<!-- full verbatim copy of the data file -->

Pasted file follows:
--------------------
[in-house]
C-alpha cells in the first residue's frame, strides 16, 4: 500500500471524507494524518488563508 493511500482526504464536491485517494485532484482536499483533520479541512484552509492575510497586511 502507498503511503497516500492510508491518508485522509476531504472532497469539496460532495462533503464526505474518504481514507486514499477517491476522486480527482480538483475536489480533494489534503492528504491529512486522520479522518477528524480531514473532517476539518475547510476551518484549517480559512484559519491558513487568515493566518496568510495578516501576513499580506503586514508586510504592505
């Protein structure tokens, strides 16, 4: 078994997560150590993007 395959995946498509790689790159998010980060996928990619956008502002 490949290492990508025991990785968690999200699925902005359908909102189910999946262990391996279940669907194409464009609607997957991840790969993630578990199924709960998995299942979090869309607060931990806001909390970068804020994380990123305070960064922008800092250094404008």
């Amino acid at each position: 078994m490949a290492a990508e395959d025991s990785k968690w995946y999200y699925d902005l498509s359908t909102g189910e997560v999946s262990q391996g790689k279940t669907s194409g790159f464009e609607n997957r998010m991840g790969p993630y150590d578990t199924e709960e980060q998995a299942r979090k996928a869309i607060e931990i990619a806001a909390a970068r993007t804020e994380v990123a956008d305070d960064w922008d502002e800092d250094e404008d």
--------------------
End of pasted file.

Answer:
[in-house]
C-alpha cells in the first residue's frame, strides 16, 4: 500500500471524507494524518488563508 493511500482526504464536491485517494485532484482536499483533520479541512484552509492575510497586511 502507498503511503497516500492510508491518508485522509476531504472532497469539496460532495462533503464526505474518504481514507486514499477517491476522486480527482480538483475536489480533494489534503492528504491529512486522520479522518477528524480531514473532517476539518475547510476551518484549517480559512484559519491558513487568515493566518496568510495578516501576513499580506503586514508586510504592505
């Protein structure tokens, strides 16, 4: 078994997560150590993007 395959995946498509790689790159998010980060996928990619956008502002 490949290492990508025991990785968690999200699925902005359908909102189910999946262990391996279940669907194409464009609607997957991840790969993630578990199924709960998995299942979090869309607060931990806001909390970068804020994380990123305070960064922008800092250094404008």
């Amino acid at each position: 078994m490949a290492a990508e395959d025991s990785k968690w995946y999200y699925d902005l498509s359908t909102g189910e997560v999946s262990q391996g790689k279940t669907s194409g790159f464009e609607n997957r998010m991840g790969p993630y150590d578990t199924e709960e980060q998995a299942r979090k996928a869309i607060e931990i990619a806001a909390a970068r993007t804020e994380v990123a956008d305070d960064w922008d502002e800092d250094e404008d």